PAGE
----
Protect Your Loved Ones From Identity Theft After They Are Deceased
Table of Contents
- By David Lukic
- Feb 23, 2021
Identity theft is a prevalent crime that you have to watch out for, even after death. Criminals use deceased persons' identities to commit fraud. According to the AARP, roughly 2,200 deceased people are the victims of identity theft every single day. This practice is often called "ghosting."
Where Do Identity Thieves Get Deceased Persons' Information?
There is a period of time between when your loved one dies, and government agencies, banks, and the credit bureaus are informed of their death where an identity thief could grab their information, open credit card accounts, purchase cell phones, rent property, charge debt, or access other benefits before they are shut off.
A lot of our personal information is now stored online in huge databases, which allows better access but also poses a risk for identity theft. These criminals may get your deceased loved one's information from obituaries, stolen death certificates, hospitals, funeral homes, genealogy websites, or searching the Social Security Death Index.
Ironically the Social Security Death Index was created to avoid identity theft by informing insurance companies, government agencies, and financial institutions when people die. It contains roughly 83 million records. Even with the technological advances, some companies or organizations take months to update their files. During that time, identity thieves could potentially use the deceased person's identity for fraud.
How You Can Protect Your Deceased Loved One's Identity
Thankfully, as awful as this crime is, there are steps you can take to protect your loved one's identity after death.
First, you are going to need roughly 12 copies of your loved one's death certificate. Some of the places will accept a photocopy, but most will need a certified copy. Order those as soon as possible for the next steps.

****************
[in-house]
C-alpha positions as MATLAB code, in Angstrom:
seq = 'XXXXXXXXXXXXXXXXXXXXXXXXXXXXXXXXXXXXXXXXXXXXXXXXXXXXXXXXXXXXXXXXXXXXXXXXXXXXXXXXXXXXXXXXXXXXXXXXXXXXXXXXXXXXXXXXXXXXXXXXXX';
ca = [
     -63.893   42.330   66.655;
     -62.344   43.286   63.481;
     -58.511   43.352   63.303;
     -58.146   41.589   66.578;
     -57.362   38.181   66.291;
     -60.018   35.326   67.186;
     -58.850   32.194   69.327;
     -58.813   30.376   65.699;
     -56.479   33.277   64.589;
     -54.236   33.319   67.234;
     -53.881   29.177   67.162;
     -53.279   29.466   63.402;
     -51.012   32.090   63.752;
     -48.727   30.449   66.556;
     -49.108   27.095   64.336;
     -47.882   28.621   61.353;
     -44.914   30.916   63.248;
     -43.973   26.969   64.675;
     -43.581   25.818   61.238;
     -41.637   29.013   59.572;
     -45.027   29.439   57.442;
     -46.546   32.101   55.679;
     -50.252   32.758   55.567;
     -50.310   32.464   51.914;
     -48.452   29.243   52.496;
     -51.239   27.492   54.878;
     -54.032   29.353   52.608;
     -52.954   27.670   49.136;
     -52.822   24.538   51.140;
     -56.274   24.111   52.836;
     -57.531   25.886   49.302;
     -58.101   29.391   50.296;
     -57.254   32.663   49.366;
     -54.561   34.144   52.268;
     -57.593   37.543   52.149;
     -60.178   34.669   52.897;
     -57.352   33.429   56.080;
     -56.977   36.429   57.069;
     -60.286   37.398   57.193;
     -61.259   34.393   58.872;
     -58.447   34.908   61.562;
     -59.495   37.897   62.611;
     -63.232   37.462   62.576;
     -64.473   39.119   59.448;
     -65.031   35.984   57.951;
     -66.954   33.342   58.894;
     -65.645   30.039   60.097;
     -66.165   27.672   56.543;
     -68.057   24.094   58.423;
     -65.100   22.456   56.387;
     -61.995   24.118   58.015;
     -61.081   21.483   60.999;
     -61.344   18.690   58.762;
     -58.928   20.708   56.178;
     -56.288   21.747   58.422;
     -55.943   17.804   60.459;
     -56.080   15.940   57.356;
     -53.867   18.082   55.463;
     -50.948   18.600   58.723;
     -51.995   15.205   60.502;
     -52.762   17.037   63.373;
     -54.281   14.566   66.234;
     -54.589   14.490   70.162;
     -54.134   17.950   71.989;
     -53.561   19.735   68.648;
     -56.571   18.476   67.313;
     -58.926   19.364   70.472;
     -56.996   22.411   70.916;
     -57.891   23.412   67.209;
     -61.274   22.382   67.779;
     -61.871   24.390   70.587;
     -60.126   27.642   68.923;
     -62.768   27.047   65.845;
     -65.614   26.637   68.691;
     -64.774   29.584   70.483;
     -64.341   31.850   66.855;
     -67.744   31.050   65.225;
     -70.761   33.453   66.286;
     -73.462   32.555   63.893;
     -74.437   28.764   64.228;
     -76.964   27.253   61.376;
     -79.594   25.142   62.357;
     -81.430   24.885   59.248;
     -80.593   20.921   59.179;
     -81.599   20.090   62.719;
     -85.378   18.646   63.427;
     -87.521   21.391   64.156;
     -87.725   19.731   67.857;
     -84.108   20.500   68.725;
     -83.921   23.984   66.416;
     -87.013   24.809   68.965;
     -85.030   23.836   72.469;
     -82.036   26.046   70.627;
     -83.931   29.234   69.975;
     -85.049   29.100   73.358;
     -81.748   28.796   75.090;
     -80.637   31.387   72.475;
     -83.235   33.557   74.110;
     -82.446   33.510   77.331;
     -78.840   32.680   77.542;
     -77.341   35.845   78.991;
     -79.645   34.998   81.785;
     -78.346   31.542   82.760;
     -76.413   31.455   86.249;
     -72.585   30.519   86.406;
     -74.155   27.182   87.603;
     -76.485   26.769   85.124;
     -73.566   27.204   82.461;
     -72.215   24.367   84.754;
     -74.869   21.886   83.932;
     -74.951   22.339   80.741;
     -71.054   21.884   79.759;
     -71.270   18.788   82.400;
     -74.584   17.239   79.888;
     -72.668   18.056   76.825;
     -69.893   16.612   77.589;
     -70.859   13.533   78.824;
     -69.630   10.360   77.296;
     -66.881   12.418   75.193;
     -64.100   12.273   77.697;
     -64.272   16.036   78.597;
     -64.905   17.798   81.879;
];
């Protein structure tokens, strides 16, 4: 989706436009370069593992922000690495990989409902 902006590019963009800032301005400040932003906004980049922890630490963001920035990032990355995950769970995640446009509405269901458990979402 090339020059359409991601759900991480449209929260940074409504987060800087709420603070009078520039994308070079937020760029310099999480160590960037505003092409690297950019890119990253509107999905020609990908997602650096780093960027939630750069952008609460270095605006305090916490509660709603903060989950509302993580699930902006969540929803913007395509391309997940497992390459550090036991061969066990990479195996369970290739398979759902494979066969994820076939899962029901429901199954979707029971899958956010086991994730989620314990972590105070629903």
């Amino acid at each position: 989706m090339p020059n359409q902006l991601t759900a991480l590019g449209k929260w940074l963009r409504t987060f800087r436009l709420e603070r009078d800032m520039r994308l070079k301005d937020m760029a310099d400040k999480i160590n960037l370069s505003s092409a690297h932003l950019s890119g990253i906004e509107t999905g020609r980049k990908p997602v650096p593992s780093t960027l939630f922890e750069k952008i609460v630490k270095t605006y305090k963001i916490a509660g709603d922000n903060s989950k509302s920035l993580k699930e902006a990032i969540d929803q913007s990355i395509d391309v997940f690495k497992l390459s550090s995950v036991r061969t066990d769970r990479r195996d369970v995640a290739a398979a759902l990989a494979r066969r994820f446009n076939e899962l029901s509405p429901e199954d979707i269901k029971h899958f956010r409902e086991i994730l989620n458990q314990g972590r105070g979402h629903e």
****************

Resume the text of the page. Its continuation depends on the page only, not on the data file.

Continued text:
How To Report a Death To Social Security Administration
A funeral director will often report the death to the Social Security Administration, but this step could be overlooked. Send a death notification yourself along with a copy of the death certificate to the SSA and send it "return receipt required." That will prevent it from being tampered with within the mail system. Legally, the executor of the will is responsible for notifying the SSA and other government agencies of the death.
When contacting the Social Security Administration to let them know your family member has died, you can reach them by phone at 1-800-772-1213 to apply for survivor benefits. When contacting the SSA, you can also request that they lock your loved one's social security number to prevent anyone from rerouting mail regarding SSA benefits.
Notify the Internal Revenue Service
Notify the Internal Revenue Service (IRS) that your loved one has passed away. This will prevent identity thieves from filing any tax returns on your loved one's behalf. Make sure to send a copy of the death certificate to the same address where your loved one would have filed their tax return. You may also have to file a final year for your loved ones after they are deceased.